Implementing recommendations from red teaming can be a challenge - with efforts sometimes going nowhere. The single most important thing, says Zenko, is that "the boss must buy in." Zenko talked about an analysis of the Obamacare website by the independent consulting firm, McKinsey. Before the October 2013 launch of the website, a powerpoint presentation was given by McKinsey outlining many potential issues with the site and recommendations to fix them. "But someone just put the report in a drawer....The result was fairly disastrous," said Zenko. "If you're not willing to have a senior leader care, someone who can do something with the bad information, there's really no point in doing the exercises."

Zenko talked about the "Millennium Challenge" naval exercise in 2002 that was created to determine "how successful the United States future force....would be at defeating Persian Gulf adversaries" using a theoretical adversary that looked a lot like Iraq or Iran. An aircraft carrier battle group was to sail into the Persian Gulf to deter the enemy. A Marine Lieutenant General, Paul Van Riper, led the role of the opposition force in the exercise, and at the very start he fired large numbers of cruise missiles and sent hundreds of speedboats each packed with explosives to swarm the US fleet - within a very short time he had sunk 17 ships, including the carrier, and for the multi-day exercise to be completed the navy had to "refloat" all the ships it had lost, invalidating the whole point of the exercise in Van Riper's view. The rest of the exercise was structured so the US force would have to win.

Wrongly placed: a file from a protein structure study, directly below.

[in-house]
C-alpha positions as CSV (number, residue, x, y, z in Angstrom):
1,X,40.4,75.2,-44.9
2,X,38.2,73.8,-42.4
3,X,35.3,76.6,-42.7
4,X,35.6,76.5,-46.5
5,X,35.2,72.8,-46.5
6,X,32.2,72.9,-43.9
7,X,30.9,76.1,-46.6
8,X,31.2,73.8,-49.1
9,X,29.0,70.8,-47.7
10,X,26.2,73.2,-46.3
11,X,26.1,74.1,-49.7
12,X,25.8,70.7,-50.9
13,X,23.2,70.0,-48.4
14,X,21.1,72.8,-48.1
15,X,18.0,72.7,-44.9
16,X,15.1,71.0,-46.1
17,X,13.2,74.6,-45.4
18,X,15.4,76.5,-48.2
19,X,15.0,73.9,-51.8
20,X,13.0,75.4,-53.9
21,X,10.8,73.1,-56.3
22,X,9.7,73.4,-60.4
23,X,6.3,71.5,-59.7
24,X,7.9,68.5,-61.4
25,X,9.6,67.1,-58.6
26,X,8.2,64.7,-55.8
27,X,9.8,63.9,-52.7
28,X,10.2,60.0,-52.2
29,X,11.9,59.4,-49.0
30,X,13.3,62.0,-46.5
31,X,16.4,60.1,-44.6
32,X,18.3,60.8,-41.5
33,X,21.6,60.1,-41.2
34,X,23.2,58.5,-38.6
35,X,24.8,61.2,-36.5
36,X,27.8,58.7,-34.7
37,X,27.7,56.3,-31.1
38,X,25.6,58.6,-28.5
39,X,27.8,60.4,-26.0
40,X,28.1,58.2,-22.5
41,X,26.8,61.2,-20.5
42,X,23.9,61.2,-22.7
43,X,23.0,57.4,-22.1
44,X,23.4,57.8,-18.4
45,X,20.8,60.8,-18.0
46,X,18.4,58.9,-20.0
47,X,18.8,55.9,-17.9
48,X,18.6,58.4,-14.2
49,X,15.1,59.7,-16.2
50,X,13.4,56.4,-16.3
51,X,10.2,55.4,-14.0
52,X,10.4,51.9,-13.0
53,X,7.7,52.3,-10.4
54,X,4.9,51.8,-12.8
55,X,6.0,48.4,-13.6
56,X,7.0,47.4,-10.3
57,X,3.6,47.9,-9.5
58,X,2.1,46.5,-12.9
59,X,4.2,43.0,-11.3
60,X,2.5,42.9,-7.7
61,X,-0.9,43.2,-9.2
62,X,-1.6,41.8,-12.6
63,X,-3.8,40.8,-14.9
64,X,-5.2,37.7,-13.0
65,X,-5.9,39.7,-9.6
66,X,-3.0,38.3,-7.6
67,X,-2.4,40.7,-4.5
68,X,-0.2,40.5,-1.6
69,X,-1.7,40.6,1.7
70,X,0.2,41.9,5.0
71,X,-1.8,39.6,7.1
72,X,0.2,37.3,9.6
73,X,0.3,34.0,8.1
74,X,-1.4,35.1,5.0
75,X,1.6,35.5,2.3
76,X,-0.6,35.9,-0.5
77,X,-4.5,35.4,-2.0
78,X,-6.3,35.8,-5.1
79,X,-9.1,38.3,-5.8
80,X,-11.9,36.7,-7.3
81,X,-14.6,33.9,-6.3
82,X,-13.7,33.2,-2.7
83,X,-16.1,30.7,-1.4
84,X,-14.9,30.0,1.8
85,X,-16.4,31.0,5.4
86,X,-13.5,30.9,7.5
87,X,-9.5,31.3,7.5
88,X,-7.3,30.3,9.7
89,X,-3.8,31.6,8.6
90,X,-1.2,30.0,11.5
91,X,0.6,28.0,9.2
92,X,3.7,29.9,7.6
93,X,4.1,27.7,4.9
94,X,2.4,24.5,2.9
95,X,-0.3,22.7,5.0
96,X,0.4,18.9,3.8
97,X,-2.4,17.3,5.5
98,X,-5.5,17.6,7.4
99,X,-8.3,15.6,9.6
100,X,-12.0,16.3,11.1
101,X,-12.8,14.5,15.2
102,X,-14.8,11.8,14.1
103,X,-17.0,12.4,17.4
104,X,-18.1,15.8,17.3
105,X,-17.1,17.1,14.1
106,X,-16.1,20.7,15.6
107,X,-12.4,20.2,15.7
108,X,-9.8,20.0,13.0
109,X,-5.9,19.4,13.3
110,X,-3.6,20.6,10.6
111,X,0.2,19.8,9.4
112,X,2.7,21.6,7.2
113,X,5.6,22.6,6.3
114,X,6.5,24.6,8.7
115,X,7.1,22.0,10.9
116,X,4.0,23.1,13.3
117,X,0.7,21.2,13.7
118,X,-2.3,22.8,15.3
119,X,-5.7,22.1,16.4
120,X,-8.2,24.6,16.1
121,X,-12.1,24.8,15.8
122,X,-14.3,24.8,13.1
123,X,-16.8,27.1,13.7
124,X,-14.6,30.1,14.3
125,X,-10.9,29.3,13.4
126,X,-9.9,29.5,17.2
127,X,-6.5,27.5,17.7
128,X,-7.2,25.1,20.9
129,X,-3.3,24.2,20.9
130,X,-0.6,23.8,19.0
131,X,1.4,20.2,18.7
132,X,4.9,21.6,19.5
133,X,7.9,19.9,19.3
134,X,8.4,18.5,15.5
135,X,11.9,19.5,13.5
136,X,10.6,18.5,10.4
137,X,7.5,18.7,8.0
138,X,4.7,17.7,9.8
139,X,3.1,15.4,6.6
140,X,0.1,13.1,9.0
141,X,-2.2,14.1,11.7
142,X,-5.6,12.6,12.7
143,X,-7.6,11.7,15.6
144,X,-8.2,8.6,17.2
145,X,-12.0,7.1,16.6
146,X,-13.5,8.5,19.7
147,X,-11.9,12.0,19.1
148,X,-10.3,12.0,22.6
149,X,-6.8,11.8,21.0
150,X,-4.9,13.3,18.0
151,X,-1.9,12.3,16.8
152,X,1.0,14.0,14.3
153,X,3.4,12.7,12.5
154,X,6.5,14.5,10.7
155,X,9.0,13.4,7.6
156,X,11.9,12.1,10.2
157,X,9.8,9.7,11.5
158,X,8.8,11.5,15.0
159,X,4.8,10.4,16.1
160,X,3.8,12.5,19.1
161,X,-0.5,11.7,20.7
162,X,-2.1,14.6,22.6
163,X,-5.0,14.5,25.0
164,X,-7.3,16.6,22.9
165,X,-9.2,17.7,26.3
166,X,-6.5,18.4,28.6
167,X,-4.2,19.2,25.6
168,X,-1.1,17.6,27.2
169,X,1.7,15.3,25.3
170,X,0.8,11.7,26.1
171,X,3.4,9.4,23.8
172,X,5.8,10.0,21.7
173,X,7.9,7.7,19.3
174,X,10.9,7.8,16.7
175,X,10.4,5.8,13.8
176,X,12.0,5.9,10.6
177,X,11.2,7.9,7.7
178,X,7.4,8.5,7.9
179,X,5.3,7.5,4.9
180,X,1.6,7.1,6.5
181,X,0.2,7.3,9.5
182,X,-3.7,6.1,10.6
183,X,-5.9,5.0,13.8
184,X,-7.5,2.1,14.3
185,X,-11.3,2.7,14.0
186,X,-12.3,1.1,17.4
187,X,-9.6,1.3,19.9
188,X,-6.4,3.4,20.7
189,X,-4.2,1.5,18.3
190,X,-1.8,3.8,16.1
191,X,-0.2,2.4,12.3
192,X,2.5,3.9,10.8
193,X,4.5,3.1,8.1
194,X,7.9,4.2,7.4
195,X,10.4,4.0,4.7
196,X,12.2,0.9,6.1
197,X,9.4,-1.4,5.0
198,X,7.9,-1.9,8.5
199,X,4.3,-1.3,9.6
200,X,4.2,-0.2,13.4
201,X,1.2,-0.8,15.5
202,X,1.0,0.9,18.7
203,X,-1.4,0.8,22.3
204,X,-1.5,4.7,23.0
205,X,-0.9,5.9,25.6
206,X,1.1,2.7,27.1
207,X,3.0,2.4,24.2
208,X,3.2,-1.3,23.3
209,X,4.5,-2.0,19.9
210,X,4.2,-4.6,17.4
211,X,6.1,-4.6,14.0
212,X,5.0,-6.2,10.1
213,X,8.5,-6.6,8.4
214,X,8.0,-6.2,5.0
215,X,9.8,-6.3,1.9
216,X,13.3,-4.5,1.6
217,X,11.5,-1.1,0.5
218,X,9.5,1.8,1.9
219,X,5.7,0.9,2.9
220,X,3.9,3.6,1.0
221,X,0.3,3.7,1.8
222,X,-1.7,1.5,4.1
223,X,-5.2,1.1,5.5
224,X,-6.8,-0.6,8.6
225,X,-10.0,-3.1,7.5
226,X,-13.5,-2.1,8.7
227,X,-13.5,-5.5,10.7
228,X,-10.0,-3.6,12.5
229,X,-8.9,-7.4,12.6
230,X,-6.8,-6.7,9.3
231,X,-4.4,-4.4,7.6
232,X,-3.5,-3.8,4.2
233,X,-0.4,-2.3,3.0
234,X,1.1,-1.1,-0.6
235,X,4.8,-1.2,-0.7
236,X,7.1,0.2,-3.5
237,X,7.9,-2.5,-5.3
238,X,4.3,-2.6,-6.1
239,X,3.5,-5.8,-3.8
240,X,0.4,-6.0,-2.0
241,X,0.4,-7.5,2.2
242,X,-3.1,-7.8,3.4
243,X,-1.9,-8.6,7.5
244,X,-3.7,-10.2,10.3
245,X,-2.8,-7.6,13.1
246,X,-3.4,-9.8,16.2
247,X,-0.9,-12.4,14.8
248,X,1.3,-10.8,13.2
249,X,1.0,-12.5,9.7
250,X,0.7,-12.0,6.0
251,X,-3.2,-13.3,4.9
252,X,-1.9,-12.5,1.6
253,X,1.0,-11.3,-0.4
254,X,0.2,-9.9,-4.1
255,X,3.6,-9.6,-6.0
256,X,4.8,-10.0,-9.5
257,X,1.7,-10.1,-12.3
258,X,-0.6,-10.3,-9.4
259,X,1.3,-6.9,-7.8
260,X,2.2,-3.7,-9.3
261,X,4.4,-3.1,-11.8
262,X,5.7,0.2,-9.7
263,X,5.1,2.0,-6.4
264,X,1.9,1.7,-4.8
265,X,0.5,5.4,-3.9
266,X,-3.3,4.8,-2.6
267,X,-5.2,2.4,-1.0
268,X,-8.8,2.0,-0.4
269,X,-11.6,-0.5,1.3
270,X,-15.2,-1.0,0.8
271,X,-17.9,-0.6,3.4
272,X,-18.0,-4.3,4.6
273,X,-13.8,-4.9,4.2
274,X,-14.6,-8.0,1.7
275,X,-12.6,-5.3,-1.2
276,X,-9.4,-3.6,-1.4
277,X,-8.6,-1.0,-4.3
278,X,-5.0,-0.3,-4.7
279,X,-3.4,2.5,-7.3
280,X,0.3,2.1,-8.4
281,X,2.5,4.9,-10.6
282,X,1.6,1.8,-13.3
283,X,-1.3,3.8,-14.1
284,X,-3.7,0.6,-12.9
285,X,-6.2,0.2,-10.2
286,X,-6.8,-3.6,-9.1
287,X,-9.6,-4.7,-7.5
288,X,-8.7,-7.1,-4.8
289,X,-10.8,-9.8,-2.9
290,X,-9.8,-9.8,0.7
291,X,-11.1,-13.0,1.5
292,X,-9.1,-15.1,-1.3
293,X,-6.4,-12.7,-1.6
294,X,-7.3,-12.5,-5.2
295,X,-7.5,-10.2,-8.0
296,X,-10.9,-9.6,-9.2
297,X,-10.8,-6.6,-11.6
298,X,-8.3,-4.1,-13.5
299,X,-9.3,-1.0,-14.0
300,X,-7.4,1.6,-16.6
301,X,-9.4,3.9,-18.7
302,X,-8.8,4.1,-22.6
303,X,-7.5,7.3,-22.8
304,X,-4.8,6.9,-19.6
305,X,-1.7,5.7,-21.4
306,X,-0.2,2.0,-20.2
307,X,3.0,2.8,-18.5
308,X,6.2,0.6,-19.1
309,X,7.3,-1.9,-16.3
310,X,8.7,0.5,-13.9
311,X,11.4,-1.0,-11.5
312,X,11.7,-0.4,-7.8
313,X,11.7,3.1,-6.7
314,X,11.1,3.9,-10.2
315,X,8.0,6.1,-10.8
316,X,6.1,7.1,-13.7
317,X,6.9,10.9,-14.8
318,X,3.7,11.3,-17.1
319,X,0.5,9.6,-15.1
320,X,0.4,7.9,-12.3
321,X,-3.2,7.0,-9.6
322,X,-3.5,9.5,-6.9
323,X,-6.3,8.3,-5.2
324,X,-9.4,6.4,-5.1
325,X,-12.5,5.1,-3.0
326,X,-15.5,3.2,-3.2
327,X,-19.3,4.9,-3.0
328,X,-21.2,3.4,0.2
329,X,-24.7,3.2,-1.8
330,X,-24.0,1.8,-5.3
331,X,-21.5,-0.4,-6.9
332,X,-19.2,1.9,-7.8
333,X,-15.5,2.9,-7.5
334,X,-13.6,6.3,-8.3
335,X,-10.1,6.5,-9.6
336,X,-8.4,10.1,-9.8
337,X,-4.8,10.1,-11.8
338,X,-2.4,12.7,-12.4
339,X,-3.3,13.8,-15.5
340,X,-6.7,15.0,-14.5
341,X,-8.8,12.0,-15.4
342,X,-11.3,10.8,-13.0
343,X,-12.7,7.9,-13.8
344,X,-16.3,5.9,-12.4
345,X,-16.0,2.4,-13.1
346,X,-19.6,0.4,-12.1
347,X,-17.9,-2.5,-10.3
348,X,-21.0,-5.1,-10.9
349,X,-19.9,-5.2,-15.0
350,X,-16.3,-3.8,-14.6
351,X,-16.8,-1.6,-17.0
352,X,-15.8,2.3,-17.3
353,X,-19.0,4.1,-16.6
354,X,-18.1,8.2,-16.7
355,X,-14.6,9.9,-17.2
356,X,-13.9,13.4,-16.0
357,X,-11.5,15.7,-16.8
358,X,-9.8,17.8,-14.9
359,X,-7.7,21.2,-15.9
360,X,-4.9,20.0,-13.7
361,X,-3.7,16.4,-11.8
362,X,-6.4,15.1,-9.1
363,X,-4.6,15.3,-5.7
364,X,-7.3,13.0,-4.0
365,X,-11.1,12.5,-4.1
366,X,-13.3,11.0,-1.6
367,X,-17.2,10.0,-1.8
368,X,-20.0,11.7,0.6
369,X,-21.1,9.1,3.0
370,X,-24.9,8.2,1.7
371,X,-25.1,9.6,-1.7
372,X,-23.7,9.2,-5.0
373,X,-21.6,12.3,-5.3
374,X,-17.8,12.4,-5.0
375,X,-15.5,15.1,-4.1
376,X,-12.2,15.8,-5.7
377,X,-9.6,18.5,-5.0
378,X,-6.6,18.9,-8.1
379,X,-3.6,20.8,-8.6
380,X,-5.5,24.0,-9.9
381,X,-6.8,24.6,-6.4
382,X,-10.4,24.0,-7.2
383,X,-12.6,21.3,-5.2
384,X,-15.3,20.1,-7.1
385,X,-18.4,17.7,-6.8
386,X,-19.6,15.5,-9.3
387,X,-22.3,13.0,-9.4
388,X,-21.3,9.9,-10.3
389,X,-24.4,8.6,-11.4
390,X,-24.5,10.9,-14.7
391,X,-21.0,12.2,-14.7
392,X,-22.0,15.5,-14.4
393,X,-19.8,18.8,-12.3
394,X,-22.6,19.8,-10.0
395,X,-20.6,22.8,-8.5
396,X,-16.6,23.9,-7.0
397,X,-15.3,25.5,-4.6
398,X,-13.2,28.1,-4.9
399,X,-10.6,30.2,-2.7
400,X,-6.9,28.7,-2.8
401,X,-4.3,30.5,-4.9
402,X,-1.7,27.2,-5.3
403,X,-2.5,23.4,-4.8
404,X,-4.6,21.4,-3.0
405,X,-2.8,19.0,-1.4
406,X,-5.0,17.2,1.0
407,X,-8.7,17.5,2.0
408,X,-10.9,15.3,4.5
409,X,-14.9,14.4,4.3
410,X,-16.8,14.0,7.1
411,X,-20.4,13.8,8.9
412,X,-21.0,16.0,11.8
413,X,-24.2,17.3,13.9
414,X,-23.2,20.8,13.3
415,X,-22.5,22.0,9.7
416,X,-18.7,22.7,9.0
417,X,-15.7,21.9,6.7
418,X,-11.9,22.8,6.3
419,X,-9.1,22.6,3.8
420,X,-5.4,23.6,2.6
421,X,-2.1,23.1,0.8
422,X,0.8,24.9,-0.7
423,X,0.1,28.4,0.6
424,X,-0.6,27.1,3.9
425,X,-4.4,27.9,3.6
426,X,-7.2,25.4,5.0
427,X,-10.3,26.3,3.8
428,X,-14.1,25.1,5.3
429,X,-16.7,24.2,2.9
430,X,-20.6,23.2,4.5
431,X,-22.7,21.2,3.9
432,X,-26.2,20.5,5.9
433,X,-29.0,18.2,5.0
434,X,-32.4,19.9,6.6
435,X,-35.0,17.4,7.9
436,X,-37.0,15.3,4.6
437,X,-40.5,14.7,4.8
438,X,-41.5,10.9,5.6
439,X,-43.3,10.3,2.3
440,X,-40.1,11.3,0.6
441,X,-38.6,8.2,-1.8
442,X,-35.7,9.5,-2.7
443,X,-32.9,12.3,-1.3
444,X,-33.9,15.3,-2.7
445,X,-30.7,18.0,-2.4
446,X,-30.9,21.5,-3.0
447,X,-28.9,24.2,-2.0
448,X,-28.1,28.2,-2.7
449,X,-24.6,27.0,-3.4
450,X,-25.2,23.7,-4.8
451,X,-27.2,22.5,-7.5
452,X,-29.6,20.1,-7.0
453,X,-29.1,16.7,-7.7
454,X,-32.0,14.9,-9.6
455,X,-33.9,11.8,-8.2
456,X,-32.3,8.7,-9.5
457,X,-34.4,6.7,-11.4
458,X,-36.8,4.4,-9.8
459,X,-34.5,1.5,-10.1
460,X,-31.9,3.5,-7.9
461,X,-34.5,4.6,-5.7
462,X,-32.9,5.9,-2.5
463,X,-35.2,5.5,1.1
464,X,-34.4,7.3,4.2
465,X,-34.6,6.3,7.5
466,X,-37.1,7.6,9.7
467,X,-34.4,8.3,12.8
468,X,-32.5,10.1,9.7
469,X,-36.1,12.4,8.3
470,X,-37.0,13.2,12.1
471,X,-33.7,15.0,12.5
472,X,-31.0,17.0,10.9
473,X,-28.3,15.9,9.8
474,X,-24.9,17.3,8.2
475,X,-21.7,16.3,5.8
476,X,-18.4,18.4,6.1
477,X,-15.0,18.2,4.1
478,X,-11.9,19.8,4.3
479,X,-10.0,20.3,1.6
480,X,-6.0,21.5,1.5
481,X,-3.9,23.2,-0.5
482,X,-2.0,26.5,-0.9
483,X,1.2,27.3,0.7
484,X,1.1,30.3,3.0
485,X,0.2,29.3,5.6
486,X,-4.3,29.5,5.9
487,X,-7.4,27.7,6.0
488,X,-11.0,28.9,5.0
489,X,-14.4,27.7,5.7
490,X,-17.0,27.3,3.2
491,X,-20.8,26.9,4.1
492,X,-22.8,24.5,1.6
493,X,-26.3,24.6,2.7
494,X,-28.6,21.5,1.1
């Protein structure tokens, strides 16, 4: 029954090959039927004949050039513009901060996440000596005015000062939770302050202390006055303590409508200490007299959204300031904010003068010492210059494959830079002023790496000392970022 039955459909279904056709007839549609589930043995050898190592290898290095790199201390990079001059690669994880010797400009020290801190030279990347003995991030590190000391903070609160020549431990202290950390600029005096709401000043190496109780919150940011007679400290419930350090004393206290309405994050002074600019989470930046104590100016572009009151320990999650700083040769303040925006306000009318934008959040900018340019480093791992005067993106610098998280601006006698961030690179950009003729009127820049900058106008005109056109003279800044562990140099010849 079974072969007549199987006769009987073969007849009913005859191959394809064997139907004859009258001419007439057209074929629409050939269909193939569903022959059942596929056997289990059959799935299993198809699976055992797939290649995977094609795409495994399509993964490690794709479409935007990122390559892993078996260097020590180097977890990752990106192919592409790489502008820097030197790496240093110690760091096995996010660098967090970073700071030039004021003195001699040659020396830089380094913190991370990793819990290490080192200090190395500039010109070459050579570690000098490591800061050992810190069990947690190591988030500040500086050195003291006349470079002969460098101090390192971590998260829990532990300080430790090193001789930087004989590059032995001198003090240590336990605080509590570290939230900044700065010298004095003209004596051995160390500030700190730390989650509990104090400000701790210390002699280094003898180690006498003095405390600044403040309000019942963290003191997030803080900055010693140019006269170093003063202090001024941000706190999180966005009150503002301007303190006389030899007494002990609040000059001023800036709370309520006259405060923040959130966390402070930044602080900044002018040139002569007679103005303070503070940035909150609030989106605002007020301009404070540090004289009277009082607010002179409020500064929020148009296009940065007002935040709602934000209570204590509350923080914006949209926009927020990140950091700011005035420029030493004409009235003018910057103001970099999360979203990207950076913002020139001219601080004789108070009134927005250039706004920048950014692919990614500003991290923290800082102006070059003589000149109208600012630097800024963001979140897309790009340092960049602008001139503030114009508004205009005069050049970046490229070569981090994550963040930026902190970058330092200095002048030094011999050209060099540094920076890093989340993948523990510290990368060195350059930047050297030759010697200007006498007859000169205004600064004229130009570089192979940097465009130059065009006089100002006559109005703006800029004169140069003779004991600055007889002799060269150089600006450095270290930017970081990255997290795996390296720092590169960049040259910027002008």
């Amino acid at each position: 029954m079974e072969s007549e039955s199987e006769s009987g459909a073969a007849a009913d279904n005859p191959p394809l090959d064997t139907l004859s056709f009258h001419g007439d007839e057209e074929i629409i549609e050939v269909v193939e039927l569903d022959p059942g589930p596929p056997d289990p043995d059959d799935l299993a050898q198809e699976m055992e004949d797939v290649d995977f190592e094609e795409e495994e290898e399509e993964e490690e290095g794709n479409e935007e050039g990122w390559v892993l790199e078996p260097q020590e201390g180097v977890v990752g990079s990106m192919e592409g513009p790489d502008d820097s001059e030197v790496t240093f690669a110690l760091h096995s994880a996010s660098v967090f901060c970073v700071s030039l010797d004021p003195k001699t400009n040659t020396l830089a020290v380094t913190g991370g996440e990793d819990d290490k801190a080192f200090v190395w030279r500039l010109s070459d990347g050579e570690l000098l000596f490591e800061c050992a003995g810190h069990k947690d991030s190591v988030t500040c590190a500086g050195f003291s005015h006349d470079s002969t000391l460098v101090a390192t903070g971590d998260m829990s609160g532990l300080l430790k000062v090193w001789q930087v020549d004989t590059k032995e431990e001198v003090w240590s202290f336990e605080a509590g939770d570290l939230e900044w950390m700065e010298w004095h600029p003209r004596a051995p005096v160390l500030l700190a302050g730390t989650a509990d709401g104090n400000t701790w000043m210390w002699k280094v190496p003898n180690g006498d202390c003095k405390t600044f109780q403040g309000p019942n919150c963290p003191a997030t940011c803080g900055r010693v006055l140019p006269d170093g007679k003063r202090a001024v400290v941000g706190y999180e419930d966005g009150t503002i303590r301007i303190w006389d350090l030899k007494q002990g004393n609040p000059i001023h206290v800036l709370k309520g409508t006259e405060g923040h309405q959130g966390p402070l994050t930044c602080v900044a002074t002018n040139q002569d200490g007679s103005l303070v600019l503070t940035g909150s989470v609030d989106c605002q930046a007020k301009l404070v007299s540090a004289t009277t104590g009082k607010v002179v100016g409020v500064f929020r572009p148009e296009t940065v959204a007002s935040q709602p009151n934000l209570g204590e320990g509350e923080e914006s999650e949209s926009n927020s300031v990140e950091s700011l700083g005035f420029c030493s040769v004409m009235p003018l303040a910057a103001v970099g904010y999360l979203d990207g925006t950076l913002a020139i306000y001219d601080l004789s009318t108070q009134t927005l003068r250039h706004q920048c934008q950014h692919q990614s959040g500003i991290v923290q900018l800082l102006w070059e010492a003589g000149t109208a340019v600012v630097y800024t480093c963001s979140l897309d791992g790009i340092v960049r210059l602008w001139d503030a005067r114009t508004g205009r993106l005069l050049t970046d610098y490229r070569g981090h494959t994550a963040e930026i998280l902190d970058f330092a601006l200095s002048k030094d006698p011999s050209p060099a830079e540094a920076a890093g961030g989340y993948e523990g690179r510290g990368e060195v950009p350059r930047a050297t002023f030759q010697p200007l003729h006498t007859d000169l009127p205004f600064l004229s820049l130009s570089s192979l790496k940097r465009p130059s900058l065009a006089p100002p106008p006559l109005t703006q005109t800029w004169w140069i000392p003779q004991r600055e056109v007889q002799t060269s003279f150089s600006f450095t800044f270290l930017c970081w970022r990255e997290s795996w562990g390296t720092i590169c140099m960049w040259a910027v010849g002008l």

Another red teaming missed opportunity was with the FAA. After the Lockerbie bombing of Pan Am 103 in 1988 which killed 270 people, the FAA stood up a red team to think of all the ways a terrorist could take down an airline. The team would dress as airport staff and smuggle explosives through security and they never once were detected. The "bags had very clear explosives - almost comically they would be painted orange with roadrunner sticks of dynamite and a clock...the whole point was to be caught," said Zenko, "and they never got caught." Zenko said the team warned everybody that there was a huge deficiency in airline security. They talked to their bosses, their House Representatives, went to Congress, and frustrated that they weren't being listened to went to the press - just two months before 9/11. At one point they demonstrated to a TV news team how easy it was to get guns and explosives past screeners at Boston airport - the very same terminal from where one of the planes left during the 9/11 attacks. "It wasn't a system design failure, it was a system designed to fail," said Zenko.